From BusinessWorld Philippines
27 October 2011
By Eliza J. Diaz
THE PHILIPPINES should step up public spending, especially on infrastructure, to help prod domestic economic activity in the face of a possible long-drawn impact from the debt crisis brewing in Europe, a senior economist of a global bank said at the joint meeting of two business groups on Tuesday.
Developing Asian economies can weather volatilities in the global market in the medium term, thanks to strong balance sheets and resilient domestic demand, Johanna Chua, Citigroup Inc.‘s chief economist for Asia– Pacific, said at the joint general membership meeting of the American Chamber of Commerce of the Philippines and Management Association of the Philippines.
The economist assured that most Asian economies are hardly exposed to the euro zone crisis because of remote linkages with European banks.
Furthermore, the lingering weakness of the US economy is not as serious as public opinion paints it to be, given its slow but encouraging recovery.
“There is a huge divergence in data and expectation of the US economy. People have been very negative about their outlook for the US, when in fact, it shouldn’t be a cause for concern,” Ms. Chua said.
“It won’t go through another recession because, in a way, the US never had a strong recovery from the 2009 crisis anyway. So contractions, if any, should not be as much, since there is no room to fall anymore.”
Governments and businesses, Ms. Chua explained, should worry instead about the European Union as complications of the sovereign debt crises there require a delicate balancing of various political interests.
Because of these, the bloc’s leadership has been slow to agree decisively on a solution.
EU officials meeting on Wednesday were expected to draw up a package that would involve a reduction of Greece‘s debt, recapitalization of European banks, boosting of the euro zone’s E440-billion fund to provide partial insurance for weak countries’ debt and pressuring Italy to embark on serious economic reforms.
Ms. Chua said possible outcomes can have dire consequences.
“Greece can voluntarily leave the euro zone…But if they [sic] leave, the euro zone’s credibility will crumble and this can encourage other countries to leave, leading to the collapse of the currency,” she said.
“If Greece stays but keeps violating fiscal measures required by the ECB (European Central Bank), they will pose a moral hazard to the euro zone. Ireland and Portugal can stop fiscal tightening measures, since they see Greece receiving money even if it doesn’t comply with them.”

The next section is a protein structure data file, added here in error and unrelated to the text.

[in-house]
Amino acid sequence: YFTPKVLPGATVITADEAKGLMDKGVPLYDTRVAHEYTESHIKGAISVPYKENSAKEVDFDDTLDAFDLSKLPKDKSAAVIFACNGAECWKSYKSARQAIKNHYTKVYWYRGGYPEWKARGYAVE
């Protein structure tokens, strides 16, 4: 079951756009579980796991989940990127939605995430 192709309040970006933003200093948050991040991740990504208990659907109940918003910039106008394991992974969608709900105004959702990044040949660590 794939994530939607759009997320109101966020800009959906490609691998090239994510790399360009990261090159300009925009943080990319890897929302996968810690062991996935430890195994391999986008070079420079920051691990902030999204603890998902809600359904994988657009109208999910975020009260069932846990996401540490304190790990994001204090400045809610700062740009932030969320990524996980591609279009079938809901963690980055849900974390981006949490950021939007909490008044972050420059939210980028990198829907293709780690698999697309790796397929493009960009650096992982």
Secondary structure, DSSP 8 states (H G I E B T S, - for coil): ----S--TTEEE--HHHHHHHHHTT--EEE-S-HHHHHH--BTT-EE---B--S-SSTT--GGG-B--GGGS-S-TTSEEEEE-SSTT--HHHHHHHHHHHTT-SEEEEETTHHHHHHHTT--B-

Not that emerging economies have been completely insulated from Europe’s problems, which have started to affect global trade.
“In Asia, we’ve seen the biggest weakness posed by the electronics sector because of the fast inventory cycles of technology firms. We’ve seen that in South Korea, particularly, in the semiconductor and LCD (liquid crystal display) industries. The same is true for the Philippines, although it’s not as exposed because of the low value added of its electronics exports,” Ms. Chua said.
“The effects in Asia have been very different for each country. Hong Kong, Singapore and China in a way are the most affected right now by Europe since these are financial centers. The southeast [Asia] has little exposure from the debt.”
The government has blamed uncertainty in the United States and Europe for the nearly flat 0.9% rise in merchandise exports to $33.308 billion in the eight months to August, involving four consecutive months of annual contractions; recent annual drops in electronics exports and imports; as well as the huge rise in gross outflows of foreign portfolio investments to $1.239 billion for the month of September, causing the first annual fall in net inflows – by -69.7% to just $149.68 million that same month – in 2011, so far.
At the same time, Ms. Chua advised the government to take advantage of its improved fiscal space.
The government reported on Wednesday that it posted a budget deficit of P52.994 billion in the nine months to September that was just a bit more than a tenth of the P234.35 billion programmed for that period.
Revenues rose by more than a tenth to P104.337 billion.
But expenditures, at P1.07 trillion, were still 7.31% less than the P1.155 trillion spent in the same period in 2010 and about P200 billion short of the P1.275-billion full-year program.
“The balance sheets of the Philippines have never been better coming into the global slowdown. The Philippines has a lot of room for fiscal stimulus. The question is whether the current administration can overcome its fiscal rigidity and accelerate infrastructure projects,” Ms. Chua said.
“The problems of the Philippines are quite glaring and obvious. It has one of the lowest GDP (gross domestic product) to investment ratios in Asia and the infrastructure is atrocious. The missing link is always infrastructure, which needs public-private partnerships, but the public sector in the Philippines is known to slow down these projects,” she explained.
The government launched late last year its centerpiece public-private partnership program, designed initially to boost spending on infrastructure that would spur economic activity nationwide. That program, however, has encountered long delays, caused purportedly by government reviews to make sure projects concerned will not be questioned later on.
“Now is the time to spend on infrastructure, when the global economy is shaky, to offset the slowdown and stimulate further domestic demand,” Ms. Chua said.
“If these infrastructure projects are done properly, the Philippines can easily become one of the more competitive economies in Asia.”